The Seattle Aquarium is tremendously fortunate to have an amazing pool of dedicated volunteers—including roughly 150 Youth Ocean Advocates (YOAs) who share their passion by educating Aquarium visitors, leading beach cleanups, participating in tree-planting events, raising money for organizations working on behalf of the marine environment, and more.
In honor of World Oceans Day, we’re happy to share a guest blog written by YOA Aviv Pinker, who shares his expertise on salmon. Take it away, Aviv!
Hi! I’m Aviv Pinker, a junior at Garfield High School in Seattle. I’ve been volunteering at the Aquarium since summer 2019, and my favorite marine animal is an orca. I’d like to share why I’m passionate about salmon conservation in Puget Sound, but first, I’ll share a little bit about salmon in general!
What makes salmon so special?
The defining characteristic of Pacific salmon is that they are anadromous fish. This means they start their lives in freshwater, migrate to the ocean, then return to freshwater to spawn. How cool is that? After salmon hatch from their eggs, they feed on insects and other prey until they get big enough to swim downstream into the ocean, where they feast and grow for several years. Then it’s homecoming time.
Some sort of internal clock, in combination with environmental factors, triggers adult salmon to return to the river they were born in, where they spawn and then die. (We’re pretty sure salmon rely on their sense of smell to find home; it’s pretty amazing that they can find their way back to their natal cradle using nose power.) During this final migration, salmon undergo a pretty stunning physical metamorphosis, changing from a bright silver to red, copper, brown or dull green depending on the species and sex. Their bodies also change shape, and males especially develop hooked jaws called kypes and large teeth to match. Pretty awesome!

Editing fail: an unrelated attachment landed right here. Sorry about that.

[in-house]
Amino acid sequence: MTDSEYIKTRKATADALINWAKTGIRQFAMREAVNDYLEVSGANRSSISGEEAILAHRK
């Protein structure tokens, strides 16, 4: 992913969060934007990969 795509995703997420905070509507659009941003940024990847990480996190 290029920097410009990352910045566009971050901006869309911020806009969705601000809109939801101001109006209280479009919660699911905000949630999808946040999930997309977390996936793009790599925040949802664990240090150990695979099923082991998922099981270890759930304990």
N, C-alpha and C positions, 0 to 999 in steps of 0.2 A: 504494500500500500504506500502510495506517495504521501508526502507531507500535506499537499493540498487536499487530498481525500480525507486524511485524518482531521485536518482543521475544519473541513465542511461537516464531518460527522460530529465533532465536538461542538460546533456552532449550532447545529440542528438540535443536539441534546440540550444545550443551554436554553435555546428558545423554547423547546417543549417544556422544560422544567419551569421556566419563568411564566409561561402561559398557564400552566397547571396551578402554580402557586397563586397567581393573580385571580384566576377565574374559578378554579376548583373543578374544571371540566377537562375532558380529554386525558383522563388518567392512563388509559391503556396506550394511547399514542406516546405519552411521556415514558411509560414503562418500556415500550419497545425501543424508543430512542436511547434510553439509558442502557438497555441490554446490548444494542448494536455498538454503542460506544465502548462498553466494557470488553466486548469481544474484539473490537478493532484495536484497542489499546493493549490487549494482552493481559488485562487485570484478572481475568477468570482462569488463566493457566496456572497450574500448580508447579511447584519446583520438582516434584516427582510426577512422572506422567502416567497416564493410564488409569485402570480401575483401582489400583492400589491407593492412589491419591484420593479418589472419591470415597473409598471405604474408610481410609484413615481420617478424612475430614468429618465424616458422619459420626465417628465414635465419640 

Why are salmon so important?
Salmon are what’s called a keystone species. This means every organism in the food web is linked to salmon, so their health is vital to the health of the entire ecosystem. Salmon feast on zooplankton, small fish (like herring) and squid, keeping their populations in check. In turn, salmon are a main food source for animals like bears, orcas, sea lions, eagles—and humans. Even plants share a key relationship with salmon: they provide shade for young salmon in streams, and the carcasses of dead salmon provide nutrients for these plants to grow. This interconnectedness is why protecting salmon is such a big deal for me—and why it should be for every tree, bear and human, too!
Here in Puget Sound, we have five species of Pacific salmon. Let me introduce you:
King salmon are also known as Chinook, tyee, spring or blackmouth salmon. The largest, rarest and longest-lived of the species, they have been known to grow up to 120 lbs., though a more typical adult is about 25 lbs. Chinook are orcas’ favorite food because of their high fat content (yum!), and their scarcity is a main factor in the orcas’ decline.
Chum salmon are also known as keta or dog salmon. The second-largest salmon, they are the last species to return to Puget Sound streams, arriving in October and November.